An Equilibrium Model of Wage and Hours Determination: Labor Market Regulation in the Retail Sector (Job Market Paper)
A recent push to limit the discretion large retailers have over their employee's schedules aims to increase predictability but at an unmeasured cost to market efficiency. Understanding the implications such policies have for a labor market where hours vary and employees have limited control over their own scheduling requires a model of why such jobs exist and also why individuals accept them. This paper formulates and estimates an equilibrium search model with firm and worker heterogeneity that endogenously generates labor contracts, hiring decisions, and search behavior that matches observed patterns in wages, hours, and employment for the U.S. retail sector. I use a novel approach to separately identify the primitives of the supply and demand side optimization problems that incorporates a mixture of stated preference data collected from workers, data on equilibrium retail jobs, and data on employment flows. The empirical results indicate a counterfactual policy that restricts the extent to which hours may vary in a given week does reduce average variability but also results in a two percent decline in aggregate production and leaves most workers worse off in equilibrium.
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A Model of Human Capital Formation and Contractual Unpredictability (with Flávio Cunha)
We study the importance of contractual unpredictability on labor market participation and outcomes using a dynamic partial equilibrium search model. We develop a model of human capital accumulation where jobs have multiple attributes including variability in hours and earnings, scheduling flexibility, and advanced notice of schedule. We highlight the difficulties of using standard panel data to estimate and distinguish between worker preferences and the primitives of the offer function when jobs have non-monetary attributes and collect hypothetical data that allows us to trace out worker preferences over a variety of job attributes. These preferences then serve as inputs when estimating the distribution of job offers while allowing for dependence on accumulated human capital and the selection effect of only observing accepted offers. This approach provides a rich characterization of why individuals accept jobs with contractual unpredictability and permits us to quantify the effect of restricting the offer space.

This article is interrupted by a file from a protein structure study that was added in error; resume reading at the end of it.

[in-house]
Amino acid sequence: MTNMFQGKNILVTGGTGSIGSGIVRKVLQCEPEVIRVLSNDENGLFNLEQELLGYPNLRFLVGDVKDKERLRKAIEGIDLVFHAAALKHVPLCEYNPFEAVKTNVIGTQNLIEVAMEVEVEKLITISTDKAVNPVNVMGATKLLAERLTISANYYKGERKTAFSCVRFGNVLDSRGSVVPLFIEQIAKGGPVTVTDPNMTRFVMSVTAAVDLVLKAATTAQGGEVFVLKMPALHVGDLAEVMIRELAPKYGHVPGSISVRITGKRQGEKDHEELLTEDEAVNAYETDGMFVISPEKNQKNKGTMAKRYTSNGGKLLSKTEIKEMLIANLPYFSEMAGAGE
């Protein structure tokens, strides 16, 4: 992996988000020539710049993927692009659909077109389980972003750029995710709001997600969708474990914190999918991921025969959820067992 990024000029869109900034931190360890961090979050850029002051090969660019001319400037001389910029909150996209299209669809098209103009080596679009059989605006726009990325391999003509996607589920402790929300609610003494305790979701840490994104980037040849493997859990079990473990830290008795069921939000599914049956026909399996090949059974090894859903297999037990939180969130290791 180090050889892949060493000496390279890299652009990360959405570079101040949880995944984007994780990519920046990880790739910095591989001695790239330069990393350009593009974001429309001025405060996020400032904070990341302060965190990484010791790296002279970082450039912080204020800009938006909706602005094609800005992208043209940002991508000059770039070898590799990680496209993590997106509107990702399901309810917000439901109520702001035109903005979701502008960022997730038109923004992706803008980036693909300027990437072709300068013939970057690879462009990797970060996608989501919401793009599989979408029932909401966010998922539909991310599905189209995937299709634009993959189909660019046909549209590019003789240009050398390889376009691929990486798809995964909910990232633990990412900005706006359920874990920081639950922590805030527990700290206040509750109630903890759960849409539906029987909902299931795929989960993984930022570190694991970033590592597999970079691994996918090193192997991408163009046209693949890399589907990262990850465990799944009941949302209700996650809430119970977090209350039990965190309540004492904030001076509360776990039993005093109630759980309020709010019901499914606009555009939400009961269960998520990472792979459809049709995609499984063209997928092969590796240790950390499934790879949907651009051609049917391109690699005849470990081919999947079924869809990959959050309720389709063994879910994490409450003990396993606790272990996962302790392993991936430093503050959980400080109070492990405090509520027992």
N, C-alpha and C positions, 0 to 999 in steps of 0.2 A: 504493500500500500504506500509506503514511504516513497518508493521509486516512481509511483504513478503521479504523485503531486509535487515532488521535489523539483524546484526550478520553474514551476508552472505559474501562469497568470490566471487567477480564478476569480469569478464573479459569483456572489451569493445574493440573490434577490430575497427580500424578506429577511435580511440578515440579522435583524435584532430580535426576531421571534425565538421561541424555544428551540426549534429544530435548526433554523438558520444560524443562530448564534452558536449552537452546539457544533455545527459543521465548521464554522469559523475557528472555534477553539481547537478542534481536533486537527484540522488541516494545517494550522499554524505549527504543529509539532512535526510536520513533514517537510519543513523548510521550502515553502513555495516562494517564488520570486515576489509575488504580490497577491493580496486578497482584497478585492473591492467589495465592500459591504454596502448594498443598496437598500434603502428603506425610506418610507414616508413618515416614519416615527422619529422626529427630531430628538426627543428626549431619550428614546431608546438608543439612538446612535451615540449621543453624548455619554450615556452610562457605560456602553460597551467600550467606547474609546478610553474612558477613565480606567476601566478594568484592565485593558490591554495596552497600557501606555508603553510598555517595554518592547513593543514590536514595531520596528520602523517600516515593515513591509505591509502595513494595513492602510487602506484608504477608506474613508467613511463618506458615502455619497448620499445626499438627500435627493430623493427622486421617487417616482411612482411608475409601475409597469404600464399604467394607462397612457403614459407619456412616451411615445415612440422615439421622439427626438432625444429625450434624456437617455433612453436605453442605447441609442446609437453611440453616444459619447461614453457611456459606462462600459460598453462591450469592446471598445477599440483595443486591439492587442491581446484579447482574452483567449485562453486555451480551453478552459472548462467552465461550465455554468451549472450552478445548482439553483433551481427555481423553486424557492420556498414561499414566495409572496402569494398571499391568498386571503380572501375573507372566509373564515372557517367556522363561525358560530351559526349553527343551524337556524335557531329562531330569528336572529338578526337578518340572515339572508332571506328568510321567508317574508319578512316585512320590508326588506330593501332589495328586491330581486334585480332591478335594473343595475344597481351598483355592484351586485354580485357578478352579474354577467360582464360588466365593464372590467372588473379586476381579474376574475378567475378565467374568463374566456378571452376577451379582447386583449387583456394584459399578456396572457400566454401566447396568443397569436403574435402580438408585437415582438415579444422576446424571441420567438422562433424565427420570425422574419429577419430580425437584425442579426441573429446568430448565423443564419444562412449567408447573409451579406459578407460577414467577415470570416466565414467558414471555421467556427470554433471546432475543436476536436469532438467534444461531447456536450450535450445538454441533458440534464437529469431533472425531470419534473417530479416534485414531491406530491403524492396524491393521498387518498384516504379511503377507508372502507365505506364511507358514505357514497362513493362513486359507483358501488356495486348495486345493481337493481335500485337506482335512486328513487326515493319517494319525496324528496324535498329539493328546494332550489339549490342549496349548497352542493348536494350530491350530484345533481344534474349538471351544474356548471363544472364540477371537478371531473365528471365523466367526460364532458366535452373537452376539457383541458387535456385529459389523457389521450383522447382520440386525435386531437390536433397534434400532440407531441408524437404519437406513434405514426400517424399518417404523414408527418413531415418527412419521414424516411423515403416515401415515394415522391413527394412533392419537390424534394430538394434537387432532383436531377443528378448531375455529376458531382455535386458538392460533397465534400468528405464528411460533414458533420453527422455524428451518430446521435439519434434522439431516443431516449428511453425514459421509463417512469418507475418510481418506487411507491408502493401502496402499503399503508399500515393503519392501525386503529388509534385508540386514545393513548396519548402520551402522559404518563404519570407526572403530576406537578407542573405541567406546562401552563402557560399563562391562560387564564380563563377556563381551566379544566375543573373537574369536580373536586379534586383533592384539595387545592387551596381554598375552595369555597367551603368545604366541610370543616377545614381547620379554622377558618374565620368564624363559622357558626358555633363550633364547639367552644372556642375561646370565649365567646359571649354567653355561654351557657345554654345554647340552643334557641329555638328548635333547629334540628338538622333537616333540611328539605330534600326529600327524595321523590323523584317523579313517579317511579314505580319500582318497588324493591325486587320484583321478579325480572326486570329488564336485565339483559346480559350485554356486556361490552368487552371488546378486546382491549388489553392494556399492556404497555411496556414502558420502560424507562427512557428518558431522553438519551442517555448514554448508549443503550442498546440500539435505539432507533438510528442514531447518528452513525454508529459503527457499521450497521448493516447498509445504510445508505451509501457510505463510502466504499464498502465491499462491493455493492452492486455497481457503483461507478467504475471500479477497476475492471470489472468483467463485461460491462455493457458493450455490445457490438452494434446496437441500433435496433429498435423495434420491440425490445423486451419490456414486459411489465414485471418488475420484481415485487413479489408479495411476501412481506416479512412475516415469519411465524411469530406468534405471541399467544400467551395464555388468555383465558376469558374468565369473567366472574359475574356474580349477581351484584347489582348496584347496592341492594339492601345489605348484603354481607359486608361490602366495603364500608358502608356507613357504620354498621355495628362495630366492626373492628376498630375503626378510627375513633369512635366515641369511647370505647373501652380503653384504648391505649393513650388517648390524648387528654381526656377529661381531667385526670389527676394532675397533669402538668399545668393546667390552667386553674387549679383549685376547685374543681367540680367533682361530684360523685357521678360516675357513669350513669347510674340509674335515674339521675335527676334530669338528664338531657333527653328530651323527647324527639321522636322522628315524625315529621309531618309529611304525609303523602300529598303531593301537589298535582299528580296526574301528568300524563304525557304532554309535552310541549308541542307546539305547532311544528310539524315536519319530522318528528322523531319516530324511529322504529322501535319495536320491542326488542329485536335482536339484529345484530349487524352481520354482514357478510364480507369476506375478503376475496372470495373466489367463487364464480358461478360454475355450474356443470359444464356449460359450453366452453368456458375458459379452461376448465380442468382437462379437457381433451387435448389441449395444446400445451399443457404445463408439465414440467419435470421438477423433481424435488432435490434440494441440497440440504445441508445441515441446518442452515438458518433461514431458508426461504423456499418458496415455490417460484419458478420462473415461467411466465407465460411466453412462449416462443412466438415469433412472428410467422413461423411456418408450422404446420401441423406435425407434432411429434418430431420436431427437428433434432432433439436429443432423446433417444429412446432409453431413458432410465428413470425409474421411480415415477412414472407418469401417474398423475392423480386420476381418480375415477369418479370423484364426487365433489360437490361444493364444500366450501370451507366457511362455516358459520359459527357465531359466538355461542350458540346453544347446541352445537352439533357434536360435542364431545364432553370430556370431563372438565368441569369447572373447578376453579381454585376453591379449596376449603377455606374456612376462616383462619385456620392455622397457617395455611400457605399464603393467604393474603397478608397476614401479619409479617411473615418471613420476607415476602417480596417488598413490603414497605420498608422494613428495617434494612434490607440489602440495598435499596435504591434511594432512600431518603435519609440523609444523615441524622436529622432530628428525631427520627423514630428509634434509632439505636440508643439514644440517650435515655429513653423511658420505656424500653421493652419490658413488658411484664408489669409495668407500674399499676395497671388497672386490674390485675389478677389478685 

The Value of Predictability in the Workplace
Separately identifying the valuations of non-monetary attributes within job contracts requires disentangling their potentially inter-dependent relationship within employee preferences. I use data from a unique vignette-style survey where respondents rank hypothetical job offers to estimate the structural parameters underlying preferences in a random utility model. The model allows for correlated and individual-specific valuations over multi-dimensional job contracts. The results highlight the importance of accounting for these attributes when modeling an individual's decision to accept or reject a job offer and provide a distribution of willingness to pay estimates for a variety of common job attributes.
Hesitating at the Altar: An Update on Taxes and the Timing of Marriage (with Margaret McKeehan)
This paper provides evidence that U.S. tax codes dependence on marital status continues to generate an implicit marriage tax and distort marital decisions. By looking at the timing of marriage rather than the decision to marry (see Alm and Whittington (1997)) we capture a specific distortion while allowing for
heterogeneity in other costs of marriage. Using data on couples from the Panel Study on Income Dynamics between 1986 and 2011, we find that a one percent rise in the size of the marriage tax relative to a couple’s income increases the probability of delay by 1.2 percentage points. We further demonstrate the robustness of this result across a variety of alternative specifications and assumptions regarding tax-filing behavior. (Forthcoming, Public Finance Review)
Code available on Github
Data Issues in the Affine Term Structure Models
I show that the choice of data in estimation of a Gaussian affine term structure model affects the qualitative conclusions about the relevance and effectiveness of monetary policy. In particular, the paper introduces the use of real-time data to their estimation which imply different dynamics than using the standard revised series.